Robert Mangaliso Sobukwe: Acknowleding the Legacy of a Pan-Africanist Hero.

AuthorLebakeng, Teboho J.
PositionReport - Biography

The Making of an Icon

Robert Mangaliso Sobukwe, who died fourty years ago, was one of the most prominent pan-Africanists to have come out of South Africa. He was born on 5 December 1924 in Graaff-Reinet in the Cape Province as the youngest of six children. The family had meagre resources but emphasised the importance of education to the children. His father, Hubert Sobukwe, worked as a municipal labourer and a part-time woodcutter. His mother, Angelina was a Pondo of the Xhosa ethnic group and worked as a domestic worker and cook at a local hospital. Sobukwe's grandfather left Lesotho (then known as Basutoland) to resettle in South Africa around the time of the Anglo-Boer War of 1899 - 1902.

After completing Standard 6, he enrolled for a Primary Teachers' Training Course for two years but he was not given a teaching post. He then enrolling at the Healdtown Institute in 1940 for his high school. He spent six years at Healdtown studying with the financial assistance provided by George Caley, the school's headmaster, and completed his Junior Certificate (JC) and matric. Healdtown was a Methodist college which was by all accounts a major institution for black education. While at Healdtown, his academic excellence drew attention to his teachers and he was known by his fellow students as a brilliant, eloquent, persuasive and dynamic person with a great command of the English language.

In 1947, after turning twenty-three he enrolled at Fort Hare University where he subsequently joined the African National Congress Youth League (ANCYL). During this time, he proved himself to be a great orator whenever he made pronouncements on various issues. His fellow-students chose him to speak on their behalf at the 'fresher's social' at Wesley House where he was staying. Sobukwe took the opportunity to launch a venomous attack on parochialism and the frivolous attitude of students in the hostel. Seeing a disturbing disconnect between the school environment and the lived experiences of African people, he pointed the hypocrisy of the school and the injustices suffered by African people thus puncturing missionary paternalism. It was vintage Sobukwe with fierce determination to set the record straight and demonstrate to the oppressed why they should not be pliant simply because of white paternalism.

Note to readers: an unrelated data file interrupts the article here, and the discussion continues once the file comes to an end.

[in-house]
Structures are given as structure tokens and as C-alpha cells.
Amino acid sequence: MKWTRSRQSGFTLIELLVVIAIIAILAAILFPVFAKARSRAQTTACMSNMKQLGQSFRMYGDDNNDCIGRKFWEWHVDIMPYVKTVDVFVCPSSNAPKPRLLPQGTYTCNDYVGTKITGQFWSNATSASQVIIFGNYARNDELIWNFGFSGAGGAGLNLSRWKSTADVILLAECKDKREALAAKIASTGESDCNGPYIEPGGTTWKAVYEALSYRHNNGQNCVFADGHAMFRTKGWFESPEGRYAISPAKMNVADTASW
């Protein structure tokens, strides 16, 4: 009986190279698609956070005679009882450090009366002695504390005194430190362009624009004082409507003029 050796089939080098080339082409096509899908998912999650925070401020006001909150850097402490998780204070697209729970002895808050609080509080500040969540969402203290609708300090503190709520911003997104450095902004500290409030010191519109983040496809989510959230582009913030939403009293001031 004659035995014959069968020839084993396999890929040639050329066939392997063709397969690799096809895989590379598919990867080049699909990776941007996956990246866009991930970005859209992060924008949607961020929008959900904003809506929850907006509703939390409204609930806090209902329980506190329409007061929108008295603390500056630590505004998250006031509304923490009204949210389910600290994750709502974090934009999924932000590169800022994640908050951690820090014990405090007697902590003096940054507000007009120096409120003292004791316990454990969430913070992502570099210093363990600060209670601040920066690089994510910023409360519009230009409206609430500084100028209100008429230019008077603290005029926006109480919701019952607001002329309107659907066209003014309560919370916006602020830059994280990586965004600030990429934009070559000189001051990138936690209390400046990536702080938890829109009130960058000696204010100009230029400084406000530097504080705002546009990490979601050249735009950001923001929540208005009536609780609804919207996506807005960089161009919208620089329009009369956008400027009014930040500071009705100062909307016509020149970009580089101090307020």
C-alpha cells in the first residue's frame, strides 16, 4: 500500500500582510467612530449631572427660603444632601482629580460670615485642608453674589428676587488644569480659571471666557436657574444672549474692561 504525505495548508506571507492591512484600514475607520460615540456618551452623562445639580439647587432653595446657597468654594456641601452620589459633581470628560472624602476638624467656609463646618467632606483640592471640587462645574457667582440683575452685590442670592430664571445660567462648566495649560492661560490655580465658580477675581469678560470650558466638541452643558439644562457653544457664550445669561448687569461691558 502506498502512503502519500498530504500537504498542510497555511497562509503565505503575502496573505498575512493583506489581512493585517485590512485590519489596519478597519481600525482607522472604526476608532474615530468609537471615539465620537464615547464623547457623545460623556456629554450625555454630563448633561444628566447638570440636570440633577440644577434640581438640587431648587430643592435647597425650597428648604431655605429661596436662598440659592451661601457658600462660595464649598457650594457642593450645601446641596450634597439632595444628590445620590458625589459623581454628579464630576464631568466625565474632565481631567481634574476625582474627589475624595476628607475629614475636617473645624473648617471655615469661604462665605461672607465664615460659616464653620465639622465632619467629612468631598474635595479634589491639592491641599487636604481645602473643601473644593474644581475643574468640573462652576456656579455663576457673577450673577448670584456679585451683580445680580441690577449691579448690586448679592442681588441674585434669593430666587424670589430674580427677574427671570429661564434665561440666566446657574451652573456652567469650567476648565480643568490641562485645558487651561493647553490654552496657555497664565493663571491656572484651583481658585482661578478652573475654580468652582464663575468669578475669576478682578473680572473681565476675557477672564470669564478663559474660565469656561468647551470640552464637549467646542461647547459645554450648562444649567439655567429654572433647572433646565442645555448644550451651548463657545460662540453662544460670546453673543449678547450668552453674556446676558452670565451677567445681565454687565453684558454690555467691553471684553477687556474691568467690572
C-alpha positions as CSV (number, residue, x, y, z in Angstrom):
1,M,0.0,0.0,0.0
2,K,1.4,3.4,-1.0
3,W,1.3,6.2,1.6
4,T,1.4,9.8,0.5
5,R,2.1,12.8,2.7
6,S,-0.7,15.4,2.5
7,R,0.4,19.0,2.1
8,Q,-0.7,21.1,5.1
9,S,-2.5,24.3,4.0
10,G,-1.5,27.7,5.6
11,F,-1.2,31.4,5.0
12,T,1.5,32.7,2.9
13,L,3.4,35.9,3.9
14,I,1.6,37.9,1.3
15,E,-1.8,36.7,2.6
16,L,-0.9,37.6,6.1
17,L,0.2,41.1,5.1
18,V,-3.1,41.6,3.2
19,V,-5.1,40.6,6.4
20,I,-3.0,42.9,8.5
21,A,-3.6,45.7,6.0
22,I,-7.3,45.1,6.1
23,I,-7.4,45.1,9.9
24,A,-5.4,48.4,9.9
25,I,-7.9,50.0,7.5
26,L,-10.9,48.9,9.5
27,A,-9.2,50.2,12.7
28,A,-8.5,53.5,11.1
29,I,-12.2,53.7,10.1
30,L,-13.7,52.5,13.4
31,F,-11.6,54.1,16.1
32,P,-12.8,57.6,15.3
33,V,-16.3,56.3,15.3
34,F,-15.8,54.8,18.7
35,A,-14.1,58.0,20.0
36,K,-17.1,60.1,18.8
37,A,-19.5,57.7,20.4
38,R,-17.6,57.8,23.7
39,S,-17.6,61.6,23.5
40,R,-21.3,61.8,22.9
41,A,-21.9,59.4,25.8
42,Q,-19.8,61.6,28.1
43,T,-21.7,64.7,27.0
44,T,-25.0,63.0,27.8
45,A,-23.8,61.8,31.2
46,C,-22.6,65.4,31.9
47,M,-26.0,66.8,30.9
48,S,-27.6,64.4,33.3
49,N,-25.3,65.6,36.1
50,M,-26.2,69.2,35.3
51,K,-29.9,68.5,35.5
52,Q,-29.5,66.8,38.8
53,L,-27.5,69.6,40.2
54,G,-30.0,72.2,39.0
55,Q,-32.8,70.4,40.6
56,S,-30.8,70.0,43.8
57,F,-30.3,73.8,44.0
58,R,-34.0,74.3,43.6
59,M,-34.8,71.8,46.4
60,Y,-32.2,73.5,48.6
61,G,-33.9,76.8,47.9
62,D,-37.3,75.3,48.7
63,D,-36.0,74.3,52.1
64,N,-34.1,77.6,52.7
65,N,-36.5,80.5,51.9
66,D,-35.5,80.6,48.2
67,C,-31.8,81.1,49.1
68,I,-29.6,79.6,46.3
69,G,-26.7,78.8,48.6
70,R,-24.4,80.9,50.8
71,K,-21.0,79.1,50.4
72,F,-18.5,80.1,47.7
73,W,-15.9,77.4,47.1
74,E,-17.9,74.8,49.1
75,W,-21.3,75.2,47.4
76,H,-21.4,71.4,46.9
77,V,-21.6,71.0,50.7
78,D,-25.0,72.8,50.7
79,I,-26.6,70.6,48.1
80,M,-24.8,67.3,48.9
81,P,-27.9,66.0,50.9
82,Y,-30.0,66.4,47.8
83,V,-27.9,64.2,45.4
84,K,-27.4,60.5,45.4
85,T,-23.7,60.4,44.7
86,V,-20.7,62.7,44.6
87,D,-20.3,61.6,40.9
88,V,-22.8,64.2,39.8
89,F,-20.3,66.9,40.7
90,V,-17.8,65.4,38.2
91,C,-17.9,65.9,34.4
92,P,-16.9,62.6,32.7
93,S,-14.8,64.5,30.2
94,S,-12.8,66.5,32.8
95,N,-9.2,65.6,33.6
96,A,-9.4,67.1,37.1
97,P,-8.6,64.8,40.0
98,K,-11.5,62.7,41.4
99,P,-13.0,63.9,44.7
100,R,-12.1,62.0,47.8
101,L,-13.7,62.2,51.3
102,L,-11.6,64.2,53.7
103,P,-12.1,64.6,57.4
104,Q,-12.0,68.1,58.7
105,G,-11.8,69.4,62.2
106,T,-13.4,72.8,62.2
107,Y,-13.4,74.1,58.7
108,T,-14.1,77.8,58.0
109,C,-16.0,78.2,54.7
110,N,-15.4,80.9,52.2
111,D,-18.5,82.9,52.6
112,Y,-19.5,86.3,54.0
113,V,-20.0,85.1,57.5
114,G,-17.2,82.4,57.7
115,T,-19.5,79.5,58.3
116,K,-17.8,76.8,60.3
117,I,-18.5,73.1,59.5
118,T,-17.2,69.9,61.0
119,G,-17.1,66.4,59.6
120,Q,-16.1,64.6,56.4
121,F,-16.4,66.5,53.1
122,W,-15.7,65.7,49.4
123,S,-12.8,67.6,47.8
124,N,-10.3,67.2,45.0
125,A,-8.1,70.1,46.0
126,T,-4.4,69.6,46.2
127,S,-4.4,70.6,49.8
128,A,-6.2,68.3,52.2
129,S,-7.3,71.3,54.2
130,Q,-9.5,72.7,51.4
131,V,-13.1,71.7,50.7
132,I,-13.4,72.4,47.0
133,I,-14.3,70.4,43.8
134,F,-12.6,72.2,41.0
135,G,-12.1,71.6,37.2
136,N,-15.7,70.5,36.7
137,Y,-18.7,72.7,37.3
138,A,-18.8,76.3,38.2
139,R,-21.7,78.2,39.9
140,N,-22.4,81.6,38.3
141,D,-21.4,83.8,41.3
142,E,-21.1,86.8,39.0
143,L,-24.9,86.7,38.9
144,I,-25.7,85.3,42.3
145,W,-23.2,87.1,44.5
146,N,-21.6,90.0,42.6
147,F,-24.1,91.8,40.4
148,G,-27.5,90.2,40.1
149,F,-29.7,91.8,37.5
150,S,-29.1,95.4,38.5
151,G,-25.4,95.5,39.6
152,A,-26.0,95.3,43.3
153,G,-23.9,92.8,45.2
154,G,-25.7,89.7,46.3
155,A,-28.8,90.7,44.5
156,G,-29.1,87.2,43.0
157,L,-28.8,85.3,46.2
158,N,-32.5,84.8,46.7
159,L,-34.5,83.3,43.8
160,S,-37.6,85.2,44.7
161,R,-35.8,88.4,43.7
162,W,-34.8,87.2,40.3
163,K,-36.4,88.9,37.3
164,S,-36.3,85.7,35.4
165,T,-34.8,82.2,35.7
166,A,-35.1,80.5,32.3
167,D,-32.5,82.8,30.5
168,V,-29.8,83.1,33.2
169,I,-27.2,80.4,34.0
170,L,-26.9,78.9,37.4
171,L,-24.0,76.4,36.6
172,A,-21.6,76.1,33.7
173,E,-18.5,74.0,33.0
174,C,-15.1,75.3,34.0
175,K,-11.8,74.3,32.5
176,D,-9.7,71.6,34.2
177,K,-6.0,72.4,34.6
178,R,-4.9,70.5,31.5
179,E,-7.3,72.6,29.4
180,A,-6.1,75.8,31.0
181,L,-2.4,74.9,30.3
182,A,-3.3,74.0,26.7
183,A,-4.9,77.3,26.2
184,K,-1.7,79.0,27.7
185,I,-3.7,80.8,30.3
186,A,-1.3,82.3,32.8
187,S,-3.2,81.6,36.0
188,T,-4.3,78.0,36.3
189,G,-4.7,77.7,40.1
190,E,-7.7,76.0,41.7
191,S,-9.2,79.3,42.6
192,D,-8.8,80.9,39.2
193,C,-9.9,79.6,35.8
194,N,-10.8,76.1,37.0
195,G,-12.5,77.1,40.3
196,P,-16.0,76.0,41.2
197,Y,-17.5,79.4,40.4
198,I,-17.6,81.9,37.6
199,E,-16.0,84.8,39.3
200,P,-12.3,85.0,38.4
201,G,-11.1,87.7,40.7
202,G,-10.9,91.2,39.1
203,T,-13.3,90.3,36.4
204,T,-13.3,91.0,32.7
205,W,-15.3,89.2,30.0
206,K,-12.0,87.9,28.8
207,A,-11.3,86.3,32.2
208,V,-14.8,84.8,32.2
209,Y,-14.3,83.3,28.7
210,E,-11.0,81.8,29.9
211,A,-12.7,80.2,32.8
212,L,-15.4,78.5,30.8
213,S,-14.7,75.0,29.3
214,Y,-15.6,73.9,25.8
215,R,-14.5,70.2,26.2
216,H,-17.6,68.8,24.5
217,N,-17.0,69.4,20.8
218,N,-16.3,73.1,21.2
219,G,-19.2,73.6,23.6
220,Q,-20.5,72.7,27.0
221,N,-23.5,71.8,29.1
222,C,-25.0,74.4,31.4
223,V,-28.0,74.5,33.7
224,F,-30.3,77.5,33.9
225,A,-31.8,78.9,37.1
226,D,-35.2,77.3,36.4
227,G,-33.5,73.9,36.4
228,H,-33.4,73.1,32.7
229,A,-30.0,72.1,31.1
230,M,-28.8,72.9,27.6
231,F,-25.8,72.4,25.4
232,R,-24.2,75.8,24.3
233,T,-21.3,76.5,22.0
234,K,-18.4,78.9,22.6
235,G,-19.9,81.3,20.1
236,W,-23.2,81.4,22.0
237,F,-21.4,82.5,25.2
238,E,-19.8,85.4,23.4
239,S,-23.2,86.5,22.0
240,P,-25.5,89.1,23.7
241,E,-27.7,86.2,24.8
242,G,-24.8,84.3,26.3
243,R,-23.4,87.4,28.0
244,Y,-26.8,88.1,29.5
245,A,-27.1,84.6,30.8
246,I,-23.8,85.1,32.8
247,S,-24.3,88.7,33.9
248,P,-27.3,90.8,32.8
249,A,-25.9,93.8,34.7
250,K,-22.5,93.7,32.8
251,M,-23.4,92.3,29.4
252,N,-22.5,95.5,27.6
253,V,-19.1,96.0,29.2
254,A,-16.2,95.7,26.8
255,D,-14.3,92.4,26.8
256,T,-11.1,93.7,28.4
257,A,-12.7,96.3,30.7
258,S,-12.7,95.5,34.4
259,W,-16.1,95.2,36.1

In 1948, during his second year he decided to do a course in Native Administration which dealt with the laws governing black people. He began to understand and appreciate the shocking existential reality of his people and thus began his political conscientisation. Apart from books relating to his course of study, he immersed himself into reading a wide range of material on Africa. Critically, he subscribed to the influential West Africa Pilot, the newspaper founded by Dr Nnamdi Azikiwe. As Sobukwe developed his interest in understanding the nuances of the deplorable African condition not only in South Africa but the entire continent, on 26 May 1948 the Afrikaner National Party came to power and instituted and institutionalised apartheid.

By that time the ANCYL had grown into an aggressive force within the African National Congress. Sobukwe and his two friends Dennis Siwisa and Galaza Stampa started working on a daily commentary called Beware highlighting the deplorable conditions of African people and the need for liberation, the importance of non-collaboration and critiques of Native Representative Councils and Native Advisory Boards. On account of his enunciation of the African struggle Sobukwe was elected as the first president of the Fort Hare Students' Representative Council in 1949.

During the same year, he met 21-year-old Veronica Zodwa Mathe, who came from Hlobane in Natal but was a nurse in training at Alice Hospital. The couple married four and half years later (Pogrund, 2017). In 1954 after moving to Johannesburg and settling in...

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